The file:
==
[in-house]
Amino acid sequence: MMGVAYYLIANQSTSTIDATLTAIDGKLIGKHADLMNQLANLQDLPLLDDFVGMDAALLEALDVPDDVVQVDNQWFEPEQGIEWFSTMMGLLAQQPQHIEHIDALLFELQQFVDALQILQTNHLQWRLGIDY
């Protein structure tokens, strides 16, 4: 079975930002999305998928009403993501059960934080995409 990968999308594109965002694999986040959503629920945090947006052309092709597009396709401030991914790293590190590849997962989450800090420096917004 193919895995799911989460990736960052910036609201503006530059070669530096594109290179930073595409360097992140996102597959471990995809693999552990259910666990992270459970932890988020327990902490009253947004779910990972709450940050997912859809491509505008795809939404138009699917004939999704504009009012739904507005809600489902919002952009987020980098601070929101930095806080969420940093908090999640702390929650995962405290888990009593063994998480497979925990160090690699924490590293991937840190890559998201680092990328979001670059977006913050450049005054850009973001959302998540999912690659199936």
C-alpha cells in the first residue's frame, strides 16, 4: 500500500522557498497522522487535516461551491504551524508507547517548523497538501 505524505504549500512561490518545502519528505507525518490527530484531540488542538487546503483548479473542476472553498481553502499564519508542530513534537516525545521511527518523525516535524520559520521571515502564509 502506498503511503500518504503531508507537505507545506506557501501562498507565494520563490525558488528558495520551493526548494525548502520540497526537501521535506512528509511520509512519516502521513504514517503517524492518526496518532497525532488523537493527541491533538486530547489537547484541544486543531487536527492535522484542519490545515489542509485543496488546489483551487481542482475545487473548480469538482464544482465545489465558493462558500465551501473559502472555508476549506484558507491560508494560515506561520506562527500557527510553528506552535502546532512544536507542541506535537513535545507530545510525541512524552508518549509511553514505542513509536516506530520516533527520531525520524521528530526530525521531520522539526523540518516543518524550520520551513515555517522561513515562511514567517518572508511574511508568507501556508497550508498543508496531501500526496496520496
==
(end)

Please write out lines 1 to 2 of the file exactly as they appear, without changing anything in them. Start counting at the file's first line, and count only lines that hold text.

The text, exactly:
[in-house]
Amino acid sequence: MMGVAYYLIANQSTSTIDATLTAIDGKLIGKHADLMNQLANLQDLPLLDDFVGMDAALLEALDVPDDVVQVDNQWFEPEQGIEWFSTMMGLLAQQPQHIEHIDALLFELQQFVDALQILQTNHLQWRLGIDY